17 December 2015

Working a trade - the wife requires a land swap before relinquishing her rights to land being sold

Example of a deed where the wife worked a land trade as part of consenting to the sale of her "Maiden Land"

The Legal Genealogist (Judy G. Russell) recently posted Saying no where she discusses the lack of legal rights enjoyed by female ancestors and shared an example where a female ancestor did say no to the sale of land unless certain conditions were met ...

So… here’s the question: did any married woman ever really say no to a land deal her husband wanted?

I’ve long thought that, if she ever did, the next court would be divorce court, or maybe the criminal court, where somebody would be charged with assault and battery.

But, it turns out, there really are cases where wives said no. And ended up winning something important in the end.

This post was very serendipitous for me since on Friday, I acquired a deed where Mrs Boddie (actually Leah S.M. Boddie as stated in the deed) worked a deal for not her dower land and for her “maiden land.”1

James B.H. Boddie received $1 consideration from Leah S.M. Boddie “the receipt whereof is hereby acknowledged and in further consideration of the said Leah S.M. Boddie’s having consented to the sale of her maiden land by the said James B.H. Boddie the proceeds of which has been applied to his own use with the understanding and agreement that the land herein described should be conveyed to her in lieu of and in substitution for her said maiden land has given granted bargained and sold and by these presents does give grant bargain sell and convey unto the said Leah S.M. Boddie part ... all that tract or parcel of land ...

This is the first time I’ve seen a deed where the wife worked a specific trade for land she brought into the marriage, though I have seen marriage contracts here and there where a wife retained ownership of “her” land and/or possessions.

So, the Legal Genealogist has shared a good reminder to not assume that women always and automatically agreed to the sale of land that they had a right to. On occasion they worked a “deal” favorable to themselves along the way.





1 Nash County (NC) Deeds, Book 59, Page 110, J.B.H. Boddie to Mrs. Boddie, 20 February 1884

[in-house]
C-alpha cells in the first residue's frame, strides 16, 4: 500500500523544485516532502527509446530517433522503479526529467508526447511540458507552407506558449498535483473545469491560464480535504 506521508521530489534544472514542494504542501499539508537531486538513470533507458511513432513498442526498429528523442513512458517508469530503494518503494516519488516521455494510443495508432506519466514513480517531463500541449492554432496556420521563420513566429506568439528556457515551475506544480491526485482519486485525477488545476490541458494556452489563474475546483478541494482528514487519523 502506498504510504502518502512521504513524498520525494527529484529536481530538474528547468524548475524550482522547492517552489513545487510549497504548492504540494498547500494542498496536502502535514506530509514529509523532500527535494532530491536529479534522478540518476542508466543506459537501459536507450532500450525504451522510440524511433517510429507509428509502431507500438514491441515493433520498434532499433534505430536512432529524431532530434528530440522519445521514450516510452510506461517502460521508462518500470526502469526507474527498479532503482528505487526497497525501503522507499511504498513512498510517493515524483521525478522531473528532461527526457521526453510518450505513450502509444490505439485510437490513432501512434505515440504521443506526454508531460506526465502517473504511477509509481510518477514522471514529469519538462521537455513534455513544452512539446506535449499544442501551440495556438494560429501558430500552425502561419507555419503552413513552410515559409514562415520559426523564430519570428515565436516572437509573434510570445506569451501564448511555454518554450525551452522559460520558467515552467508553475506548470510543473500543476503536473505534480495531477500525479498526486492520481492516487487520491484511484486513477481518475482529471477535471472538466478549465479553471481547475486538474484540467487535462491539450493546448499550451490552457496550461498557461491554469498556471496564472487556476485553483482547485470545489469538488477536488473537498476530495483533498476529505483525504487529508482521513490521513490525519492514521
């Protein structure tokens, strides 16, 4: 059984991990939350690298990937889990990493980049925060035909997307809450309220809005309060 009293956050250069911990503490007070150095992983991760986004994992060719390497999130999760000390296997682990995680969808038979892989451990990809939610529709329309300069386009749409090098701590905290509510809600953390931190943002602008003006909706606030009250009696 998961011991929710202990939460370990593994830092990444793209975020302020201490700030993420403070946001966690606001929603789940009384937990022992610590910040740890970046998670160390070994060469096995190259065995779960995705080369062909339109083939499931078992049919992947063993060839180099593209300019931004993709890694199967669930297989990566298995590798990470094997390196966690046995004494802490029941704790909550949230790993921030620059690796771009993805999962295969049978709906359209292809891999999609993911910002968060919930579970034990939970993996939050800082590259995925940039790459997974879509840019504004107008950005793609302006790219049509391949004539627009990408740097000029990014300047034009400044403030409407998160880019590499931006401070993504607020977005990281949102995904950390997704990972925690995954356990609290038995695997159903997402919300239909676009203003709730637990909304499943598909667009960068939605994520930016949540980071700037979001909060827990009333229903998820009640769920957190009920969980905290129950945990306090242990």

~~~~~~~~~~~~~~~~~~~~
copyright © National Genealogical Society, 3108 Columbia Pike, Suite 300, Arlington, Virginia 22204-4370. http://www.ngsgenealogy.org.
~~~~~~~~~~~~~~~~~~~~~
NGS does not imply endorsement of any outside advertiser or other vendors appearing in this blog. Any opinions expressed by guest authors are their own and do not necessarily reflect the view of NGS.
~~~~~~~~~~~~~~~~~~~~~ 
Republication of UpFront articles is permitted and encouraged for non-commercial purposes without express permission from NGS. Please drop us a note telling us where and when you are using the article. Express written permission is required if you wish to republish UpFront articles for commercial purposes. You may send a request for express written permission to UpFront@ngsgenealogy.org. All republished articles may not be edited or reworded and must contain the copyright statement found at the bottom of each UpFront article.
~~~~~~~~~~~~~~~~~~~~~
Think your friends, colleagues, or fellow genealogy researchers would find this blog post interesting? If so, please let them know that anyone can read past UpFront with NGS posts or subscribe!
~~~~~~~~~~~~~~~~~~~~~
Suggestions for topics for future UpFront with NGS posts are always welcome. Please send any suggested topics to UpfrontNGS@mosaicrpm.com
~~~~~~~~~~~~~~~~~~~~~
Unless indicated otherwise or clearly an NGS Public Relations piece, Upfront with NGS posts are written by Diane L Richard, editor, Upfront with NGS.
~~~~~~~~~~~~~~~~~~~~~
Want to learn more about interacting with the blog, please read Hyperlinks, Subscribing and Comments -- How to Interact with Upfront with NGS Blog posts!
~~~~~~~~~~~~~~~~~~~~~

Follow NGS via Facebook, YouTube, Google+, Twitter